I admit it. There are times I don’t think much about my local elected officials. Until disaster strikes. I’ve been moved by the response of our Mayor, Governor, and President, but it was my local elected officials that made sure fire hydrants were opened on streets without tap water, that churches and volunteer organizations were knocking on doors to see who needed help, and tracking downed trees, transformer explosions, and flooding, and sharing all that information with the utilities companies, agencies, and other elected officials who could make a difference.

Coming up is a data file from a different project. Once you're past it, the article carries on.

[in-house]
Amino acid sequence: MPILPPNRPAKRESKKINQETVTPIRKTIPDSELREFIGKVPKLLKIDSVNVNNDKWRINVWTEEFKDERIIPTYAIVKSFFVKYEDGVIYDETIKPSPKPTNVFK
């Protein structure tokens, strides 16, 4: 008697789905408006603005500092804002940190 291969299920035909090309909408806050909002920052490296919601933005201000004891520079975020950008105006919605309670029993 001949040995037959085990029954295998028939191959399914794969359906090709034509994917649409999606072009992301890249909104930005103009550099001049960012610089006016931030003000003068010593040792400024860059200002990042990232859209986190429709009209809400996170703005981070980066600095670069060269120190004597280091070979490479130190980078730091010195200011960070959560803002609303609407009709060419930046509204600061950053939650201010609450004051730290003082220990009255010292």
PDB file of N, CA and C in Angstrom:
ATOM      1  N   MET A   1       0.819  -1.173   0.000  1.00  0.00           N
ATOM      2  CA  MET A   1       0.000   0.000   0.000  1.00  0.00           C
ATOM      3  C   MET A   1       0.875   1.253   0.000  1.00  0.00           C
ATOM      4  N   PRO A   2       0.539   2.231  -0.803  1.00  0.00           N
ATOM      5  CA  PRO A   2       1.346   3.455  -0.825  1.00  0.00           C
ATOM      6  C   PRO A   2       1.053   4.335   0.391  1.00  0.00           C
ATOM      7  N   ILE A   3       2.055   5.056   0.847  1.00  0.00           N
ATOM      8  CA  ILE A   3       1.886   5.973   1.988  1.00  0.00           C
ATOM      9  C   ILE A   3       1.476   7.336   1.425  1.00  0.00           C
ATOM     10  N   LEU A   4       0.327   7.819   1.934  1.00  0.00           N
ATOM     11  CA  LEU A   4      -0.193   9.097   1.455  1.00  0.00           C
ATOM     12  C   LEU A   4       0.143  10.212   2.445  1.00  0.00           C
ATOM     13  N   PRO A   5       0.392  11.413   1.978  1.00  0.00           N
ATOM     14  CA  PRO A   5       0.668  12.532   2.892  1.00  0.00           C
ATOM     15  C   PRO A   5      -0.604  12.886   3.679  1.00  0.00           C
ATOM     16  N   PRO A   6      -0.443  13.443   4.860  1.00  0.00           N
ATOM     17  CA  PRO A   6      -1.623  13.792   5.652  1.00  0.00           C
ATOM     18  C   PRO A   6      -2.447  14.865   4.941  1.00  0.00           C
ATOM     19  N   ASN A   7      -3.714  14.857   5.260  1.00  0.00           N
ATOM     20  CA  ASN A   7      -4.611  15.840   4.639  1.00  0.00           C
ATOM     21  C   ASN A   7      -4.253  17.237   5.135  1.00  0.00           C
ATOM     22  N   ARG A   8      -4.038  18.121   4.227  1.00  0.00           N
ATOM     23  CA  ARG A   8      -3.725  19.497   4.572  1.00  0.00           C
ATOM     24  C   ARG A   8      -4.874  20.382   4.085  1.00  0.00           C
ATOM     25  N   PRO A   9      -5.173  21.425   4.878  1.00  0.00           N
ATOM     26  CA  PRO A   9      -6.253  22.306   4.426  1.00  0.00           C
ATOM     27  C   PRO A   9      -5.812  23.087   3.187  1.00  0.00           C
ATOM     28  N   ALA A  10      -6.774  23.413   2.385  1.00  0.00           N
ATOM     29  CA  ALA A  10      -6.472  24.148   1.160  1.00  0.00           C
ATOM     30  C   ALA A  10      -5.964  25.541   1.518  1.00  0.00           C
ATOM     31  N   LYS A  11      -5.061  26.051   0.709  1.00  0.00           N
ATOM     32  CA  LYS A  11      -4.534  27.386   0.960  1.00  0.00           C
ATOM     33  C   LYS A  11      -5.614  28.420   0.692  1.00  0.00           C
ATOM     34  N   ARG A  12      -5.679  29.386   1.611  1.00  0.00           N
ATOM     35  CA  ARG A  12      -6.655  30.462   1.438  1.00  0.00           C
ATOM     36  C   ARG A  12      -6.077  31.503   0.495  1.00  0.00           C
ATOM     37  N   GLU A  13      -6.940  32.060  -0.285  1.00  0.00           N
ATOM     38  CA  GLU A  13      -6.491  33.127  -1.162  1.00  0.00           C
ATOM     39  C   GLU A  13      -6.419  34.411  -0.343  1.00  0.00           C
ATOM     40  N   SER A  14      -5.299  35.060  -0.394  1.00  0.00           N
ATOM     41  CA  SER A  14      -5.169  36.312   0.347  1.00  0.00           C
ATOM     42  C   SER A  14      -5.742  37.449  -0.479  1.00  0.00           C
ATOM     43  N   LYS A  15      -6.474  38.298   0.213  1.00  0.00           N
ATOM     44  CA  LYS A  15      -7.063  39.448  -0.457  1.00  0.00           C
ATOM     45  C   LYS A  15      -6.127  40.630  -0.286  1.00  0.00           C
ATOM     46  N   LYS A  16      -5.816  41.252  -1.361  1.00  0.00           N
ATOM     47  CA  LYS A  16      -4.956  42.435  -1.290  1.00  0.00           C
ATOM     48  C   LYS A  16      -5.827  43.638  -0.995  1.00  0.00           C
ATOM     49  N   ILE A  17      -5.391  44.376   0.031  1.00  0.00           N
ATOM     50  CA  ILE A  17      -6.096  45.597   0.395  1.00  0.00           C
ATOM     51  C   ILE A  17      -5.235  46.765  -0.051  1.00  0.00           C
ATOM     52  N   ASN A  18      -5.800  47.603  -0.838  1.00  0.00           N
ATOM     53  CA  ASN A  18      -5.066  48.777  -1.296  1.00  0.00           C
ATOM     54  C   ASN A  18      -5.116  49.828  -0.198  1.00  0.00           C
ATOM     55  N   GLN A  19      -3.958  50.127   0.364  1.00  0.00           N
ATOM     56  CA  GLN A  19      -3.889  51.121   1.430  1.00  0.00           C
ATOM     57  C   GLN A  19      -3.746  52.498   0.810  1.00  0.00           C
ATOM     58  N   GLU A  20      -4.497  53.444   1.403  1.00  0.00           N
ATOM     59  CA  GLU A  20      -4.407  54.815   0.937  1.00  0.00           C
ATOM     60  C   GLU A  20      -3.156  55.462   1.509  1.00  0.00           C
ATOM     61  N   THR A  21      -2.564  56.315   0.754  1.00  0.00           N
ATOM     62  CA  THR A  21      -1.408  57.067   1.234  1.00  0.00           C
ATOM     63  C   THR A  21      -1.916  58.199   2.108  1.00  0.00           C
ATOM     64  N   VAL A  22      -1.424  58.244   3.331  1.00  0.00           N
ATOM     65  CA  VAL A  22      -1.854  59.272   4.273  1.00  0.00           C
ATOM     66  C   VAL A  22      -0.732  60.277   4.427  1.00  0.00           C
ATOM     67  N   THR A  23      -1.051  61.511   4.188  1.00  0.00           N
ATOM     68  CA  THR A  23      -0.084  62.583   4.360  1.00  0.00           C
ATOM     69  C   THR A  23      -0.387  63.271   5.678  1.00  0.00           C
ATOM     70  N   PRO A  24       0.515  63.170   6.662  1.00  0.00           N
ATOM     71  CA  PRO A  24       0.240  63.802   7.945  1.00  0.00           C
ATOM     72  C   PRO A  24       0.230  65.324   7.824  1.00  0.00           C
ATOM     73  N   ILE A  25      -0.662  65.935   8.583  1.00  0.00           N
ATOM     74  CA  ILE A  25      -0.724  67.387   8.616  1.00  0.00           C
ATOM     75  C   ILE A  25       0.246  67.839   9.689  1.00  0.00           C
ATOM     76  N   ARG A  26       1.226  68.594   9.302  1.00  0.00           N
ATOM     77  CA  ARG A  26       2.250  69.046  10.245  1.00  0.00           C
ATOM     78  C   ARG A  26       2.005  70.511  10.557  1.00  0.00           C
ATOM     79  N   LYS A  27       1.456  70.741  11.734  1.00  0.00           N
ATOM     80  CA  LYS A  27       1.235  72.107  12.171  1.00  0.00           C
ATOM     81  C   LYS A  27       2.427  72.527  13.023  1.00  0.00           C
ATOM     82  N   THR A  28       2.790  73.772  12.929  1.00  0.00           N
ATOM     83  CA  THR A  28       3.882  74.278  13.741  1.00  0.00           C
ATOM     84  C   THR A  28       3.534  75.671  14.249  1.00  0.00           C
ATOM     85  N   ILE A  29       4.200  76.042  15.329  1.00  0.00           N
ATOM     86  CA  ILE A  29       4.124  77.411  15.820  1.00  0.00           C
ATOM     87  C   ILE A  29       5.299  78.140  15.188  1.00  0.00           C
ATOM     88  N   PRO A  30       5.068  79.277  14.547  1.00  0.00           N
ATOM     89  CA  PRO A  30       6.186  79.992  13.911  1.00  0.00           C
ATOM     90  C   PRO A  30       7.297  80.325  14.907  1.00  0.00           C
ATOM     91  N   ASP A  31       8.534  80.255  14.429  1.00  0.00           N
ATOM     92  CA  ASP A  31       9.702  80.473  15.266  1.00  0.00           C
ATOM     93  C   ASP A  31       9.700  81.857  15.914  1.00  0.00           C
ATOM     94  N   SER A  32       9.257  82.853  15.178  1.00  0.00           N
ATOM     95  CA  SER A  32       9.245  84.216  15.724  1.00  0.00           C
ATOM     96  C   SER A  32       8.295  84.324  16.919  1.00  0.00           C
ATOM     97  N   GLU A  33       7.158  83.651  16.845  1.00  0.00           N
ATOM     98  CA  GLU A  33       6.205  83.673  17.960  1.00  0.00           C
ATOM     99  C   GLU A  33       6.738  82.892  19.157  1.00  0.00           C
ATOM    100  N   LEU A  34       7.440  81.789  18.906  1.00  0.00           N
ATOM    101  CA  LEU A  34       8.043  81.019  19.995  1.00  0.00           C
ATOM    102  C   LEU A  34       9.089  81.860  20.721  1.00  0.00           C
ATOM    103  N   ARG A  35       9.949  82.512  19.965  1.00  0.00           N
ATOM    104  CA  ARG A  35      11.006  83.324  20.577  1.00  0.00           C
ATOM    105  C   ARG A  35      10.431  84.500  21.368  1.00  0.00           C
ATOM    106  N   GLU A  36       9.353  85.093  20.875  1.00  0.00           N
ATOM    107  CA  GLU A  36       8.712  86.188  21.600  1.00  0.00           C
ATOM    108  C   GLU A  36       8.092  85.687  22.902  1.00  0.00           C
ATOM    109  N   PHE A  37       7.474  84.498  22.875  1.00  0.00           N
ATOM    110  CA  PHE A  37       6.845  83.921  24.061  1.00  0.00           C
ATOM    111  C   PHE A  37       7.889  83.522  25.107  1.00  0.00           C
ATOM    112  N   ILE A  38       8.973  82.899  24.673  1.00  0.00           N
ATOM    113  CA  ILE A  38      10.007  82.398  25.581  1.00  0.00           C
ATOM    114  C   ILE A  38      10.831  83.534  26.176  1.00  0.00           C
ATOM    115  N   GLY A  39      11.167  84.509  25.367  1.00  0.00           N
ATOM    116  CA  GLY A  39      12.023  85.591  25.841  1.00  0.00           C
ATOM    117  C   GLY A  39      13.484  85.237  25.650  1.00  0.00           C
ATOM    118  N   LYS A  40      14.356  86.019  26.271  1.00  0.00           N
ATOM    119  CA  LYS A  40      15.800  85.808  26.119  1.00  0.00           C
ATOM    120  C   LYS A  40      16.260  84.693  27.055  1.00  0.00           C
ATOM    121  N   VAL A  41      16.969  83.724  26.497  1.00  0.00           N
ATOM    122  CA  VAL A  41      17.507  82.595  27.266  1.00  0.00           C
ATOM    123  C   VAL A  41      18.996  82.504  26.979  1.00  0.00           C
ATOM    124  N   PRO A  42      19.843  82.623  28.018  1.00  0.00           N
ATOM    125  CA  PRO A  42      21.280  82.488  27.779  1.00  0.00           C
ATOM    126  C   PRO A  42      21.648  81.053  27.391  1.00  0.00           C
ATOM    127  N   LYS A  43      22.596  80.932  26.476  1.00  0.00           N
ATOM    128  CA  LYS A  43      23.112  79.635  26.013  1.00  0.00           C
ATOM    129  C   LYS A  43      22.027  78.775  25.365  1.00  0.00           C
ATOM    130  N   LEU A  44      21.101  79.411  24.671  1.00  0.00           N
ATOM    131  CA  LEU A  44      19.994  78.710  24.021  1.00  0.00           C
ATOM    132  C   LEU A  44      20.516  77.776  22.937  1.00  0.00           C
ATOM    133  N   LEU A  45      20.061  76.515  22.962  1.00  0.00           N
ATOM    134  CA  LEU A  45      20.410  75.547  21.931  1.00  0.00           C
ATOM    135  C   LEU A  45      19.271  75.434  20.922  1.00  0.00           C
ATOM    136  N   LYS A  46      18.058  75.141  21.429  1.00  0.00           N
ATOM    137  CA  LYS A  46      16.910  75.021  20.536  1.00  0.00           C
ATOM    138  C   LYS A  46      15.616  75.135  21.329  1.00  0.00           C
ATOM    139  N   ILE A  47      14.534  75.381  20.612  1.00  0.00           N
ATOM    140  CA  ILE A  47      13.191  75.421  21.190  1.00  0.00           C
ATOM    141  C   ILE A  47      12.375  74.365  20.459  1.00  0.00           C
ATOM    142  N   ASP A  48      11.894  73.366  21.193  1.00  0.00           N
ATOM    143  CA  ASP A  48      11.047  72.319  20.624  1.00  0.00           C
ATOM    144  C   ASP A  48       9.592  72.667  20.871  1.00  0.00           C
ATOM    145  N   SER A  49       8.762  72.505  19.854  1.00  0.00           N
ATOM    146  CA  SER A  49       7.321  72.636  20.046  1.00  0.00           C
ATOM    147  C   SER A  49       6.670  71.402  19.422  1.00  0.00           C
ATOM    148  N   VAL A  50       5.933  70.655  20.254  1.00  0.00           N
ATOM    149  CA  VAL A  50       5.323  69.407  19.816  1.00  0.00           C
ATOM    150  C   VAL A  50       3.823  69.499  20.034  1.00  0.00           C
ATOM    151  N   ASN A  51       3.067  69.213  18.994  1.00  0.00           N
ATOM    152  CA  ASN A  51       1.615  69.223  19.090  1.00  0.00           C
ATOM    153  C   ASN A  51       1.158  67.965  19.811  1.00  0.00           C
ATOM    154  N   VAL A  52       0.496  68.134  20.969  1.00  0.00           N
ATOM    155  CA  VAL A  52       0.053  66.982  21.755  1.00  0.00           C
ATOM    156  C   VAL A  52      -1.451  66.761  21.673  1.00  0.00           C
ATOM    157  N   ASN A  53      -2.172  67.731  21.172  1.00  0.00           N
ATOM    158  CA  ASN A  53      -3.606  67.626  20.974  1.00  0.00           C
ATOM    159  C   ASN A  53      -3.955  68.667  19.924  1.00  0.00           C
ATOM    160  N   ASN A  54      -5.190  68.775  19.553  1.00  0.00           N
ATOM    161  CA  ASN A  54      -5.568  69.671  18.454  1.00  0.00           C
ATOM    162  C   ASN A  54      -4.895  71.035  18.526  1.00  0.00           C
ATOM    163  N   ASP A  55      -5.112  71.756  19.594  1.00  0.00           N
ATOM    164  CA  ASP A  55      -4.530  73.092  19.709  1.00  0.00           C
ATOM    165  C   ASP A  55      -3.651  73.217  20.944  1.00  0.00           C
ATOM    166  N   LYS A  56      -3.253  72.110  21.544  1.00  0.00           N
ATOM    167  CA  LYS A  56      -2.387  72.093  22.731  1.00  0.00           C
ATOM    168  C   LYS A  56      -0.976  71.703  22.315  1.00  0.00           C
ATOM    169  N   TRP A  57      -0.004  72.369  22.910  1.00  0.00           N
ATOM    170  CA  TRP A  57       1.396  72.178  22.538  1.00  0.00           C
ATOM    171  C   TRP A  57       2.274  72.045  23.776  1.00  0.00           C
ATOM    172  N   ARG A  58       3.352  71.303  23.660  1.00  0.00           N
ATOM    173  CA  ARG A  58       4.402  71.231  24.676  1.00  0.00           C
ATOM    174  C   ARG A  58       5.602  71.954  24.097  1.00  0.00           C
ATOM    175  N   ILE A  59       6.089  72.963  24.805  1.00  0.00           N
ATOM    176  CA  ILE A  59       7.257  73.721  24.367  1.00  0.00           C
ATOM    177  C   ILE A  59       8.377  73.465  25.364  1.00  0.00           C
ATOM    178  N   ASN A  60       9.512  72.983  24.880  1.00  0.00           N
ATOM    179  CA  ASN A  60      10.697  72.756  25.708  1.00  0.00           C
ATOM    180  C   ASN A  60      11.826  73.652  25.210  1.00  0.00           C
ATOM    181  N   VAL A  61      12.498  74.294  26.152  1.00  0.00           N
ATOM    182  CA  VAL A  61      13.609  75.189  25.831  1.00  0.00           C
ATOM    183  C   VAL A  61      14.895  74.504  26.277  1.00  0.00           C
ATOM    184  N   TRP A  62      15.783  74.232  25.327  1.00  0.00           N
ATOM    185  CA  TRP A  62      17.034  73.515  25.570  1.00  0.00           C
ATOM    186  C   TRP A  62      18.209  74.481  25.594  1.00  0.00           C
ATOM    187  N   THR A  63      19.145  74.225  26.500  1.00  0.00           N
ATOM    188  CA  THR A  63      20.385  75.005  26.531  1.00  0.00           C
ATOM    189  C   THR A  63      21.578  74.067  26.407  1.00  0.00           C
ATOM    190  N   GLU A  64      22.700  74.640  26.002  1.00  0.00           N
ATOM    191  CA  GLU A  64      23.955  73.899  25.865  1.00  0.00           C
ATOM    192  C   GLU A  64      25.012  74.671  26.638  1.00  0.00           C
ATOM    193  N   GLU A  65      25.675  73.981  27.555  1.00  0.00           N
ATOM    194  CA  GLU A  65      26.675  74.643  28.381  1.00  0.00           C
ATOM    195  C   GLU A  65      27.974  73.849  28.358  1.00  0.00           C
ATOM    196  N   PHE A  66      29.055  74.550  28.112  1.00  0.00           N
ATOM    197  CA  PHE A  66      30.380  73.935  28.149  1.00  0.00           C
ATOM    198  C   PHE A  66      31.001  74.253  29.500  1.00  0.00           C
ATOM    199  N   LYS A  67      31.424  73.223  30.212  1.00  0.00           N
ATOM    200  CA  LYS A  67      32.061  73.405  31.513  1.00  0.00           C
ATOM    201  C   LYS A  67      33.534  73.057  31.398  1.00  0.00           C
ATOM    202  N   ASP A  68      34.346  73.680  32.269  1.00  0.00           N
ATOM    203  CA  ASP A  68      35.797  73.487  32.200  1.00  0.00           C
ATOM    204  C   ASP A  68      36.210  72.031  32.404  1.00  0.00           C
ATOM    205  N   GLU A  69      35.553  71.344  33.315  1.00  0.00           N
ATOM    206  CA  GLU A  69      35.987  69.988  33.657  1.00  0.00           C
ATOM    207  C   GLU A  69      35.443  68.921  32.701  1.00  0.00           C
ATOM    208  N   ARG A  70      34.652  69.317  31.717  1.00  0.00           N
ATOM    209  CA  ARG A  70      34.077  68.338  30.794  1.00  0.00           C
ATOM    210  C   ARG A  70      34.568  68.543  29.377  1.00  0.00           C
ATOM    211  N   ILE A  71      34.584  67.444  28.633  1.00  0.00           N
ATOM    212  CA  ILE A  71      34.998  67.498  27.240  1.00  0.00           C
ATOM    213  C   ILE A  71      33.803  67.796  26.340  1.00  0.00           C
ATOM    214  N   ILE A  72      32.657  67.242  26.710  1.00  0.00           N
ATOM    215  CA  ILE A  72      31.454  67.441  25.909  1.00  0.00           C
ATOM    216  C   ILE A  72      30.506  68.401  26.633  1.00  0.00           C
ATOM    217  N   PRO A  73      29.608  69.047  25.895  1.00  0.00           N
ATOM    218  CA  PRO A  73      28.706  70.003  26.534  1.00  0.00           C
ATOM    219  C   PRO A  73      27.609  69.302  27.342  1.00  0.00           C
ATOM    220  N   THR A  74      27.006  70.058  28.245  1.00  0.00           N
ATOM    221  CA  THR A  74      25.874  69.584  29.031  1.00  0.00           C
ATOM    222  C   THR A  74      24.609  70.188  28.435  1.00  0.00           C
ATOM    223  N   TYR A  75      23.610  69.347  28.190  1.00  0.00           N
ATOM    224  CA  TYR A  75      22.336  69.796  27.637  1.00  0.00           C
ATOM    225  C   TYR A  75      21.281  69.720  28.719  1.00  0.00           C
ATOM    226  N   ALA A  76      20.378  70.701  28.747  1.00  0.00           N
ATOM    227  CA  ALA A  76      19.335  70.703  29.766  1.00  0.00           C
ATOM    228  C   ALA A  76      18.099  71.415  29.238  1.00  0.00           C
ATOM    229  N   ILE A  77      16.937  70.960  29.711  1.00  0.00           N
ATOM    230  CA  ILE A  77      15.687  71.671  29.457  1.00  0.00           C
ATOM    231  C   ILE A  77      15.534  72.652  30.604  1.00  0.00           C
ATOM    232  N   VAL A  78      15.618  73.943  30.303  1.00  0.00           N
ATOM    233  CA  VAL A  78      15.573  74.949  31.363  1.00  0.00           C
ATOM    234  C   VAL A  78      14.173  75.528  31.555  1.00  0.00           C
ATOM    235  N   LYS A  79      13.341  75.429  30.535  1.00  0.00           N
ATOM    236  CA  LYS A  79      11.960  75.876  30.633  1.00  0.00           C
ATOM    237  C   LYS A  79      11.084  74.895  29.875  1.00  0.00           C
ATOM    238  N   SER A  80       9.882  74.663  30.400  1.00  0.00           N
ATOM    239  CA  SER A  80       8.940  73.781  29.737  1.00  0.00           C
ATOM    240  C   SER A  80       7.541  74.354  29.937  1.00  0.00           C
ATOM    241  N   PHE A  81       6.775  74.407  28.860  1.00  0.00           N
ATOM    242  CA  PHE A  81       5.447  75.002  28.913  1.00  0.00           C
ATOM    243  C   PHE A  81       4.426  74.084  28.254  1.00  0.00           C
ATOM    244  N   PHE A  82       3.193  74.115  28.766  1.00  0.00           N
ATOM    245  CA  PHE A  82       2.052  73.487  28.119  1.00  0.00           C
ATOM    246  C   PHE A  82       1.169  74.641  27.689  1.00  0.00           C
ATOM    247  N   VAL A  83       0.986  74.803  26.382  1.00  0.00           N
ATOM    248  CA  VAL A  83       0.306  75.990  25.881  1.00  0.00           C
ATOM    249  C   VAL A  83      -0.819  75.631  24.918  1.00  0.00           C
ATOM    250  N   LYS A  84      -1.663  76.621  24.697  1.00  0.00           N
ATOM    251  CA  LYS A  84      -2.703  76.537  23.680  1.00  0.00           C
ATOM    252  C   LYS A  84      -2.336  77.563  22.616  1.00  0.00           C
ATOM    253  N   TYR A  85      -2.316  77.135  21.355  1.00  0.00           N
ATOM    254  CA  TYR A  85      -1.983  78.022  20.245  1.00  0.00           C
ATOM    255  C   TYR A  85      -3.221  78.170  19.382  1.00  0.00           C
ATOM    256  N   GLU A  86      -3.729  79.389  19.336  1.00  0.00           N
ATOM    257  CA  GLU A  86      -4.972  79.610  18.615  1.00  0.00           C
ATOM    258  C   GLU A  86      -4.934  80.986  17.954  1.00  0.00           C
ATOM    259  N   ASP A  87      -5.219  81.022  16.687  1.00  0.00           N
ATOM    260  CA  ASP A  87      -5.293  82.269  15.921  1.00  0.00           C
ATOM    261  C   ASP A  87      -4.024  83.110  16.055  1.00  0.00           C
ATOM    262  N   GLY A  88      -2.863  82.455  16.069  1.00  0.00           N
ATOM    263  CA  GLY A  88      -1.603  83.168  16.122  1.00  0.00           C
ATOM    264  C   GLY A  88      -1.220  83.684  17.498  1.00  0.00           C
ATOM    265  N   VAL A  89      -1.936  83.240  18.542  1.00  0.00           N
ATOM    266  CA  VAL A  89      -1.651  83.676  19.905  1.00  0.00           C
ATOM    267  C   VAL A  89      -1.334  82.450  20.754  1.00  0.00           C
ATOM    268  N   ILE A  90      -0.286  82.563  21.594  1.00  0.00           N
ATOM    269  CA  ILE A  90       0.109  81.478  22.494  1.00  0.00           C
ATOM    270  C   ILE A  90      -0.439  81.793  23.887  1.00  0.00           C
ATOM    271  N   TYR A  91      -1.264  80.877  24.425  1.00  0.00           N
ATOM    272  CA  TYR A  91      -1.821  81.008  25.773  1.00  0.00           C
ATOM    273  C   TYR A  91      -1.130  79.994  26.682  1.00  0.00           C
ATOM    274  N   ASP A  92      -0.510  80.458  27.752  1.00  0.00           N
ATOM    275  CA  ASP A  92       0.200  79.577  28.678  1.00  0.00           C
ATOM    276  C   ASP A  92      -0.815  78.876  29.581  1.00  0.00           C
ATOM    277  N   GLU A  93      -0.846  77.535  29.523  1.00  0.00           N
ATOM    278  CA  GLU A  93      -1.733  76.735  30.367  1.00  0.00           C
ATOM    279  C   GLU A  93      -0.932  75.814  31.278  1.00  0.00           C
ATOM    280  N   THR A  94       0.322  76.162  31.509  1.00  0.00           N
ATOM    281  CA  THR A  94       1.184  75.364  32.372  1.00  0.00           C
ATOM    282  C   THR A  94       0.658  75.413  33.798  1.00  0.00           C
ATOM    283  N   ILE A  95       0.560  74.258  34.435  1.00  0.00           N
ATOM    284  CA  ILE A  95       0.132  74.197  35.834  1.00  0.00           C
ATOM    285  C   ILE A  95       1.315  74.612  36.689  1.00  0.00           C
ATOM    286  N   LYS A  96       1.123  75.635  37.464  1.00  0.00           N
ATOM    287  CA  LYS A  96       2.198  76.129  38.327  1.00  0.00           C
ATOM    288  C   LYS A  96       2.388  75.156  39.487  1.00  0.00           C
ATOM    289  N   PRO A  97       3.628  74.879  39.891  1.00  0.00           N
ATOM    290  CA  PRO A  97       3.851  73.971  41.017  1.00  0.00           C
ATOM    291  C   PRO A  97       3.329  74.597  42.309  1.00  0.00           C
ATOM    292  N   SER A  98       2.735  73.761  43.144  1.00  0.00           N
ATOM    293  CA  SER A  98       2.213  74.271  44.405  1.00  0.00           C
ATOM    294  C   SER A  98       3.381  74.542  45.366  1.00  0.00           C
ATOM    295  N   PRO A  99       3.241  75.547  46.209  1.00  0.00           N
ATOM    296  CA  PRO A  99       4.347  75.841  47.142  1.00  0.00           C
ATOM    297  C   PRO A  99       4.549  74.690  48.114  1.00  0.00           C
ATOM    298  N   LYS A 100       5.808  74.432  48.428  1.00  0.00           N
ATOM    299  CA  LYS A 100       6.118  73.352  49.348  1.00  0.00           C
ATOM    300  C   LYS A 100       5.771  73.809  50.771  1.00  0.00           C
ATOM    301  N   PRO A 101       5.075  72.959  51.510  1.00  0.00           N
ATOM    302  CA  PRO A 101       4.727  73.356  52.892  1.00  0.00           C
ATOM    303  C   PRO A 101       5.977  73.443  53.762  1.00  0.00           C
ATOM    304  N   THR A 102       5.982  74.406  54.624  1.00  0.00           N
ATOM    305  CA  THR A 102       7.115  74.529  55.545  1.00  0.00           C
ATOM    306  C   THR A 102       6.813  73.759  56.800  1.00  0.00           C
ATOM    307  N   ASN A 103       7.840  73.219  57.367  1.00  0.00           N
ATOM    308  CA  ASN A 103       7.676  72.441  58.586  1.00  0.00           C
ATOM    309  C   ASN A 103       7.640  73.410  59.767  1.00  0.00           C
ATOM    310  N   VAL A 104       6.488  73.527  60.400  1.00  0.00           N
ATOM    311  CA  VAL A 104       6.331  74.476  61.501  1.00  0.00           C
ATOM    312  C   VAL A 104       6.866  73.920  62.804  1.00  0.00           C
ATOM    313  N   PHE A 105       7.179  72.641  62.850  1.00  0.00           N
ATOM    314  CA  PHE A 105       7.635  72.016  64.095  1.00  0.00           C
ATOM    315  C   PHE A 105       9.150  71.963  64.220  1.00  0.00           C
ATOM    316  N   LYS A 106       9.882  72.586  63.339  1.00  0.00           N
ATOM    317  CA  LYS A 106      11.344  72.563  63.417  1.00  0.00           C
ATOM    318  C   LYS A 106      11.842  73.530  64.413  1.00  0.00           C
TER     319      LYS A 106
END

In the world of politics, these are the first responders.
A few of the issues that get decided by the municipality and the state:
- Coal standards
- Investment in solar or wind energy
- Investments in highways and/or public transportation
- Access to contraception
- Restrictions on abortion
- Insurance coverage for low-income children
- Hospital closures, OB/GYN care in hospitals
- Class size
- School Budget
- Charter School Rules
The race between presidential candidates will be close this year. Really close. But that isn’t the only reason it is imperative that we all get out to vote tomorrow. There are important choices on your ballot that affect your neighborhood, your children’s schools, and your community spaces. Your city and state elections can influence national clean energy and women’s health policy. So get informed, and call your neighbors, and vote down the ticket this election.